Thank you Sam Walzade for being the honorable Guest Mentor of In-Street Monthly Thematic Contest, May 2020.
We are very happy to publish an exclusive interview with Sam Walzade to know his view and approach to Photography.
– Please tell us a bit about yourself and How did you start in photography?
[SW] My journey with photography began after a couple of years into my corporate life. Before that, my creative energy had an outlet through music and theatre. Once I began working, it was difficult to find time for these creative pursuits and somehow I ended up buying a second hand camera to take pictures while I was travelling. Vineet Vohra, a family friend, was (and still is) my first mentor – he introduced me to street photography. After that there was no going back. I began shooting a lot more and studying the medium as well. My wife Ekta started learning with me. A few years later, we began a wedding photography & filmmaking company called ‘Sam & Ekta’. We shoot weddings for a living, and do street photography projects in our personal time.
– What makes street photography so special for you and what according to you makes a good street shot?
[SW] What I love most about street photography is that it allows us to capture the beauty in unpredictability. It opens up a world of stories and possibilities based on how one sees things. And everything becomes so much more interesting when you’re looking beyond the obvious, trusting your subconscious to find little connections, etc. A good street photograph is one which invites you into its world, makes you connect to what is happening and generates some sort of emotional response. Often, I find that the first connect with a good street shot is very instantaneous – there is often an ‘aha’ moment internally when I come across a good shot, and then my eyes tend to linger on it, trying to soak everything in.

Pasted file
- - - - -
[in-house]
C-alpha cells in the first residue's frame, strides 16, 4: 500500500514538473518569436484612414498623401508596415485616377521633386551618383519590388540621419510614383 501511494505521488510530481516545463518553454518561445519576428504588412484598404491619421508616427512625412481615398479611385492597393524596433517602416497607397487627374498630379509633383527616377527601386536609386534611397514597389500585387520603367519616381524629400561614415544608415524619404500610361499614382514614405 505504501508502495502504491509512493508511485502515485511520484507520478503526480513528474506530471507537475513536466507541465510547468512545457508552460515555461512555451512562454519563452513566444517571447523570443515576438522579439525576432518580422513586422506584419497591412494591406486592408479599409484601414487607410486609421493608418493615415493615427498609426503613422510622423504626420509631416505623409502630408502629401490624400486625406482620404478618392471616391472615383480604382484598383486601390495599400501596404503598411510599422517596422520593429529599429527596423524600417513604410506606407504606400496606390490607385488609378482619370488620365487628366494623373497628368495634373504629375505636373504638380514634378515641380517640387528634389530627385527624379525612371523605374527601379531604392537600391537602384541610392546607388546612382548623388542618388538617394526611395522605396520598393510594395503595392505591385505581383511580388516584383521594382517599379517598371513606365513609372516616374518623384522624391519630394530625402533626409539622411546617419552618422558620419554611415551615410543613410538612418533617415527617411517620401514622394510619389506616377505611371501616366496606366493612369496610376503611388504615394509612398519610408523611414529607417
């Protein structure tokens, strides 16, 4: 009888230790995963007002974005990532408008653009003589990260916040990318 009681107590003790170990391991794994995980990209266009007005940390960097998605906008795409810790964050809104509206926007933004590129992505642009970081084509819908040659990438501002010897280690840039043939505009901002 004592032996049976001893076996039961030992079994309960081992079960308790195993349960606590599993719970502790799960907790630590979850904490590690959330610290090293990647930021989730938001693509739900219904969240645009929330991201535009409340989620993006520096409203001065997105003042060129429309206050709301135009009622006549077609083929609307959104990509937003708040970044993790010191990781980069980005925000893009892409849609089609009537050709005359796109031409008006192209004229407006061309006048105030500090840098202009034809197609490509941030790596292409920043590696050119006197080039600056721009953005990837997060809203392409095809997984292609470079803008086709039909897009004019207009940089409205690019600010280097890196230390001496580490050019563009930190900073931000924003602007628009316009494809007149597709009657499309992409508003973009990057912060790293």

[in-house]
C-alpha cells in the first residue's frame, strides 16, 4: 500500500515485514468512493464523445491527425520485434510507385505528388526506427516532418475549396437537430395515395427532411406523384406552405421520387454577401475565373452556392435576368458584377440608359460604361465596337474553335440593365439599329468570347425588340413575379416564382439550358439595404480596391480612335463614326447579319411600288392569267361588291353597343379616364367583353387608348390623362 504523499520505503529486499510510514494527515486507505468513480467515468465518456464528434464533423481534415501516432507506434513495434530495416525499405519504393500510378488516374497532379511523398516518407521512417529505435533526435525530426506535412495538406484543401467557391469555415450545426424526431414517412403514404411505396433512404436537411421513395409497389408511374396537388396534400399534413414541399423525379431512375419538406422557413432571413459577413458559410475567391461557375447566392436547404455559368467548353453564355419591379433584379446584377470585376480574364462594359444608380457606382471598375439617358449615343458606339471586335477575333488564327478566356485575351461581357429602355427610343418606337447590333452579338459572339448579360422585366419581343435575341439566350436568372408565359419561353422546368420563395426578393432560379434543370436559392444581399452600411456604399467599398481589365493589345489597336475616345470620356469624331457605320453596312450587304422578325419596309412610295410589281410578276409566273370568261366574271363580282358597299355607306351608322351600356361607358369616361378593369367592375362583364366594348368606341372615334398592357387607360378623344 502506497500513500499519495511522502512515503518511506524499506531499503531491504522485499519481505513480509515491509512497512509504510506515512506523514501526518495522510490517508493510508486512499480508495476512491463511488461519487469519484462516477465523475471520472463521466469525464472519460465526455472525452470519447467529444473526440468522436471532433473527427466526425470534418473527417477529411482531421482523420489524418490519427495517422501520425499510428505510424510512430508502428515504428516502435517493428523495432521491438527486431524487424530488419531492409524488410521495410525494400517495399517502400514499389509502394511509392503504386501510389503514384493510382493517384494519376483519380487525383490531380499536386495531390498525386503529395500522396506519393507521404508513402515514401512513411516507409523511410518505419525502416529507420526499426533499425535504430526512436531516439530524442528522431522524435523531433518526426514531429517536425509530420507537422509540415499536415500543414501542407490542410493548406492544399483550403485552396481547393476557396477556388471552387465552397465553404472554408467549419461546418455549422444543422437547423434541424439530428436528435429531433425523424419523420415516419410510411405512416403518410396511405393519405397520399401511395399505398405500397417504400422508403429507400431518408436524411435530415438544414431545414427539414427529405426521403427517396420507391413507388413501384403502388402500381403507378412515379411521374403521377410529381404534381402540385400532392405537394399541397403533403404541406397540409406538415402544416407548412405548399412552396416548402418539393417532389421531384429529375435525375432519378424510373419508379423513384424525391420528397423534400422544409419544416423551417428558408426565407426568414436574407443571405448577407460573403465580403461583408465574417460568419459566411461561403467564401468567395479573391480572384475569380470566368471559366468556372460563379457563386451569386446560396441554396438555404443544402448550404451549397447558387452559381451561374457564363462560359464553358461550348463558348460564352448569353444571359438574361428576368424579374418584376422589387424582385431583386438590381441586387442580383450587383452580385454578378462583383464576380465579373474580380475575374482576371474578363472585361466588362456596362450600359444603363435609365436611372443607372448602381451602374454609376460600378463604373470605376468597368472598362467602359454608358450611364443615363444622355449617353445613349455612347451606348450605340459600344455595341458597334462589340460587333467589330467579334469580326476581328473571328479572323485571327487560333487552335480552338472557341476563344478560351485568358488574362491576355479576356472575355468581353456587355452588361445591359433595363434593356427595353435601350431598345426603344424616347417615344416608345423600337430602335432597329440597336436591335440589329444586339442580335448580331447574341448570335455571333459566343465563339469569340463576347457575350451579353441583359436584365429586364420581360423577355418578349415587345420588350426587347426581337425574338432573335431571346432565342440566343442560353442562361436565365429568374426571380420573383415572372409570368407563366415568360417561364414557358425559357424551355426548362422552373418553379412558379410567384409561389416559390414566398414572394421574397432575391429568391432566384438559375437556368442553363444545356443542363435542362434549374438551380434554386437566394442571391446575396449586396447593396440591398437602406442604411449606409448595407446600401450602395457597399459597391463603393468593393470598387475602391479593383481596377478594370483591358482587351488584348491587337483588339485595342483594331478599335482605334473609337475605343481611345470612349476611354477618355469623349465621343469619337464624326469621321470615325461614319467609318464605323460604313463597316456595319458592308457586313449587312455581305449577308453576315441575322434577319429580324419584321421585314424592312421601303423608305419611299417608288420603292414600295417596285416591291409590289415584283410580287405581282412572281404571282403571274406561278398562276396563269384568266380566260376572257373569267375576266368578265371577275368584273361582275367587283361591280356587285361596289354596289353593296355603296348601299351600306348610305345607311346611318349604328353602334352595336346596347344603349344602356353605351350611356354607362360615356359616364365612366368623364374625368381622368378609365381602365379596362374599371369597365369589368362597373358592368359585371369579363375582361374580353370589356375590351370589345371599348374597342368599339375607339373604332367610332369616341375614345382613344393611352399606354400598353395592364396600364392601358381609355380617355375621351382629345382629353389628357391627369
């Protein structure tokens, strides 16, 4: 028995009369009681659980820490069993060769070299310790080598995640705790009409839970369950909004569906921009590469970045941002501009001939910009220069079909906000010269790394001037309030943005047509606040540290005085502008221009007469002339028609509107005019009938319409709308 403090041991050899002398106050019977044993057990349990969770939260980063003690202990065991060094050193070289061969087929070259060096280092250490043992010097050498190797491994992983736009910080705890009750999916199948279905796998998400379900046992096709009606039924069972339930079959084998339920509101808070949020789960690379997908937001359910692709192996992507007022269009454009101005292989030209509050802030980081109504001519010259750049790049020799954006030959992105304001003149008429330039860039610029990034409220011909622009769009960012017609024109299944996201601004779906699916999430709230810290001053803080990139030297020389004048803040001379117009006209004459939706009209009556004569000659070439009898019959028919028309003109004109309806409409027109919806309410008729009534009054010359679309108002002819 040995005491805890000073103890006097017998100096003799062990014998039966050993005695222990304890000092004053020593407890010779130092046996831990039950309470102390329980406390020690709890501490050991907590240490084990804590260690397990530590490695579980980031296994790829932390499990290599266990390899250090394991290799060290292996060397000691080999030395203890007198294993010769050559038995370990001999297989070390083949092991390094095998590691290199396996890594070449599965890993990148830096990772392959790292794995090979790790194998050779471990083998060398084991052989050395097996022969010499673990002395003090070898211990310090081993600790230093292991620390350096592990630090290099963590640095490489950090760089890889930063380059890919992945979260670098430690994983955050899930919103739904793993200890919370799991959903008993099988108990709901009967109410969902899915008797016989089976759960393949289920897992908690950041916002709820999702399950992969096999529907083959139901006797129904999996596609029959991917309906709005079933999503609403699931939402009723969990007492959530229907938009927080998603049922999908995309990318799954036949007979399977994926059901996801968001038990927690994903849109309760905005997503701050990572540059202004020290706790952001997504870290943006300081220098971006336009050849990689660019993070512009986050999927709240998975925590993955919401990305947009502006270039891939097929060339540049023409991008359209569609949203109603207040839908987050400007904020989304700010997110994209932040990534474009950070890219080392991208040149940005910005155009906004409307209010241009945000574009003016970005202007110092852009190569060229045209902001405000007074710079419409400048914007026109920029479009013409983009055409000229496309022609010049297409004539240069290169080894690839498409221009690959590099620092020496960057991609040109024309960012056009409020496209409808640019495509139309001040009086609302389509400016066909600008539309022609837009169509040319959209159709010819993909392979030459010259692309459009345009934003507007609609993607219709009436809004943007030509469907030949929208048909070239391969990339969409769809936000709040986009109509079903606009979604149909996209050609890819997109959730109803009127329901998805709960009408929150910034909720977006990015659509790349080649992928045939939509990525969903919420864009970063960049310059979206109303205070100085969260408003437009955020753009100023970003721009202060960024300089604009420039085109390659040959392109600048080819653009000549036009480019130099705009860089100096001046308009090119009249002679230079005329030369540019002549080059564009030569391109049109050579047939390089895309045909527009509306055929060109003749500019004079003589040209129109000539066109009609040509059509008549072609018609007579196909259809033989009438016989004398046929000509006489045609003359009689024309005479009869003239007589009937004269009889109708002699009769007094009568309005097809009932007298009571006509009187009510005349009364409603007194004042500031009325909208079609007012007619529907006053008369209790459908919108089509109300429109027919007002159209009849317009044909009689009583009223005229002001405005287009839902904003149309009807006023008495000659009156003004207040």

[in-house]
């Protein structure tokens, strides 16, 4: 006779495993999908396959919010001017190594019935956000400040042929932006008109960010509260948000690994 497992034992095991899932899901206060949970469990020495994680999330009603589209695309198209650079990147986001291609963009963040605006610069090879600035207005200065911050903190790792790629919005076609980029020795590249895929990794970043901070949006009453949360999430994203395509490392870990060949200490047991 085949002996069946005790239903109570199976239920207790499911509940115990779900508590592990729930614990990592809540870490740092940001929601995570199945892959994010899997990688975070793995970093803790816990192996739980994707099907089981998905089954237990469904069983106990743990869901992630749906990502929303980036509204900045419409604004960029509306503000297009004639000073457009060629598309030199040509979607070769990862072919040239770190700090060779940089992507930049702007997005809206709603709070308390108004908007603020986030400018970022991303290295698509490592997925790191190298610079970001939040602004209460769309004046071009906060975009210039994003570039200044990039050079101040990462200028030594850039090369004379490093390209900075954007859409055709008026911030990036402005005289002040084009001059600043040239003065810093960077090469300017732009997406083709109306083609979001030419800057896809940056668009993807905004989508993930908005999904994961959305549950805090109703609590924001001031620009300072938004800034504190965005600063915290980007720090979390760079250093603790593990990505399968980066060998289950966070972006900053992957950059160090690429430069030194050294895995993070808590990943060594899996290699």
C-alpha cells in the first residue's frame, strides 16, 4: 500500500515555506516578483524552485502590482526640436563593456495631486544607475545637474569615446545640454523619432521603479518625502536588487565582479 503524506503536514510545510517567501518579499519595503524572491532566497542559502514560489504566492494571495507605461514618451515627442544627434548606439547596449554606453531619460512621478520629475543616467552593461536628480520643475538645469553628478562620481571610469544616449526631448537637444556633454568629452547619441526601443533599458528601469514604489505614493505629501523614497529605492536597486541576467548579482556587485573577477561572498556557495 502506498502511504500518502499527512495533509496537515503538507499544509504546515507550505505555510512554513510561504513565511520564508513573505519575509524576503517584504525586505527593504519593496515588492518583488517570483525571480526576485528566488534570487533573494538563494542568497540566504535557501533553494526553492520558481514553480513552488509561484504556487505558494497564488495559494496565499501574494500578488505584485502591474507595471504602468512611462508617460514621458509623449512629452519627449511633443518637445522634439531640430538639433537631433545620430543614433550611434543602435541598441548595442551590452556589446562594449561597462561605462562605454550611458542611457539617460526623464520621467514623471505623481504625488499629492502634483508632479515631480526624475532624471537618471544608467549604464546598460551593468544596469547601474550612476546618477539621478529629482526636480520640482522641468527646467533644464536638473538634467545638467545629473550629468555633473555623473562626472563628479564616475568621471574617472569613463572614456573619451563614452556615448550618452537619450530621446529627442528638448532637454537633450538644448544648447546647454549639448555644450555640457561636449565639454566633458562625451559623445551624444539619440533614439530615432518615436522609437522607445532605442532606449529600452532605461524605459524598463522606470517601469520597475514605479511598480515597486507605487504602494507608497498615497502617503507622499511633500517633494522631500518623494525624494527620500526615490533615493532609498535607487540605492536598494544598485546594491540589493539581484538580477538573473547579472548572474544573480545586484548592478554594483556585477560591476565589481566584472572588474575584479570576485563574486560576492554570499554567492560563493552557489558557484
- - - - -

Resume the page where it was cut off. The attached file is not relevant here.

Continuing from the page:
-These days we are seeing so many great works of current photographers and masters available on the Internet and otherwise. As such, how can we try to be original in our approach?
[SW] There is a theory called ‘The Helsinki Bus Theory’. I’d urge all creatives to look it up and read it. What it basically says is that one needs to continue to persevere – it is possible that in your initial years, your work does look like it is inspired by the greats, but as you continue to practice and get better, you will be able to add your own unique voice and create work which reflects who you are.
– Tell us about your approach on the streets.
[SW] I try to adapt my approach to the realities of the space I inhabit at that point of time. In chaotic situations, I don’t mind being super active to get to a position to get my shot. In situations that require me to shoot sensitively, I try to navigate the space and time my shot accordingly. I listen to my subconscious – if it tells me to walk in a certain direction, I do. If it tells me to wait in a place for some time, I do. I try to observe a lot, and sometimes when my senses of observation get overwhelmed, I take a step back to disconnect. I’m still discovering my approach and it is a constant process that is evolving with time.
– Projects or single images? If so why?
[SW] So far, I have been shooting single images. I will be attempting projects in the future – it is something I really want to explore.
– The important lesson you’ve learned being a street photographer.
[SW] You lose 100% of the shots you don’t take.
– What advice would you offer any aspiring street photographers?
[SW] Study, shoot, edit & repeat. Stay humble and try to experience more of the world – through travel, art, films, music etc. Grow as a person and you will grow as a photographer.
– Your favourite photographers and any reference books?
[SW] There are so many. Off the top of my head – Alex Webb, Harry Benson, Raghu Rai, Swapan Parekh, Martin Parr; but there are so many more. The Suffering of Light is my favourite photobook, but again, I am continuously looking at and learning from as many sources as possible.